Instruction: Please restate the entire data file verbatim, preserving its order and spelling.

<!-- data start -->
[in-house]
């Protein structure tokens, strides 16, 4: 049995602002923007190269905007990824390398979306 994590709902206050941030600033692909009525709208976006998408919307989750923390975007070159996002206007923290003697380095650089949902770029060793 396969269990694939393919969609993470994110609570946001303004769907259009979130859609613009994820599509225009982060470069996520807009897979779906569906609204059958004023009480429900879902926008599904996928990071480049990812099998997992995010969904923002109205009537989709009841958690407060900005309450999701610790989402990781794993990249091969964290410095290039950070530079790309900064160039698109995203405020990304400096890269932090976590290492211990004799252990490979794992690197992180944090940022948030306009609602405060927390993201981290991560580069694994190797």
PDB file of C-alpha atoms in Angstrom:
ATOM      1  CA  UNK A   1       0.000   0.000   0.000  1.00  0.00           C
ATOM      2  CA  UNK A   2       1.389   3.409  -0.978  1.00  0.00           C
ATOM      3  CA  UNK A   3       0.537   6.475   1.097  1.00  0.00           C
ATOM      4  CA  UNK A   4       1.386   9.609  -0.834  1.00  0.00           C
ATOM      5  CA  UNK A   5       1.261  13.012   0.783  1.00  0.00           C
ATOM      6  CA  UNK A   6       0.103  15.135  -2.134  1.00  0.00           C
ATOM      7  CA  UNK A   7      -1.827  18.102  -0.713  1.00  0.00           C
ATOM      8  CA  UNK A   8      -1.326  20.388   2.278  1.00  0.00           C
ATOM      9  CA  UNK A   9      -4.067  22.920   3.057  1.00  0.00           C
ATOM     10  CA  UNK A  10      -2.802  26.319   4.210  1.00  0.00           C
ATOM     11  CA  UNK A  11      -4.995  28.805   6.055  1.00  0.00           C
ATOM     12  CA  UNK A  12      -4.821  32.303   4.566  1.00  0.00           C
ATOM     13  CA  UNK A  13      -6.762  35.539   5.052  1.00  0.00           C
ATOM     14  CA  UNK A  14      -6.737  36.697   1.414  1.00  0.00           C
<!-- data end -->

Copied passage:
[in-house]
């Protein structure tokens, strides 16, 4: 049995602002923007190269905007990824390398979306 994590709902206050941030600033692909009525709208976006998408919307989750923390975007070159996002206007923290003697380095650089949902770029060793 396969269990694939393919969609993470994110609570946001303004769907259009979130859609613009994820599509225009982060470069996520807009897979779906569906609204059958004023009480429900879902926008599904996928990071480049990812099998997992995010969904923002109205009537989709009841958690407060900005309450999701610790989402990781794993990249091969964290410095290039950070530079790309900064160039698109995203405020990304400096890269932090976590290492211990004799252990490979794992690197992180944090940022948030306009609602405060927390993201981290991560580069694994190797």
PDB file of C-alpha atoms in Angstrom:
ATOM      1  CA  UNK A   1       0.000   0.000   0.000  1.00  0.00           C
ATOM      2  CA  UNK A   2       1.389   3.409  -0.978  1.00  0.00           C
ATOM      3  CA  UNK A   3       0.537   6.475   1.097  1.00  0.00           C
ATOM      4  CA  UNK A   4       1.386   9.609  -0.834  1.00  0.00           C
ATOM      5  CA  UNK A   5       1.261  13.012   0.783  1.00  0.00           C
ATOM      6  CA  UNK A   6       0.103  15.135  -2.134  1.00  0.00           C
ATOM      7  CA  UNK A   7      -1.827  18.102  -0.713  1.00  0.00           C
ATOM      8  CA  UNK A   8      -1.326  20.388   2.278  1.00  0.00           C
ATOM      9  CA  UNK A   9      -4.067  22.920   3.057  1.00  0.00           C
ATOM     10  CA  UNK A  10      -2.802  26.319   4.210  1.00  0.00           C
ATOM     11  CA  UNK A  11      -4.995  28.805   6.055  1.00  0.00           C
ATOM     12  CA  UNK A  12      -4.821  32.303   4.566  1.00  0.00           C
ATOM     13  CA  UNK A  13      -6.762  35.539   5.052  1.00  0.00           C
ATOM     14  CA  UNK A  14      -6.737  36.697   1.414  1.00  0.00           C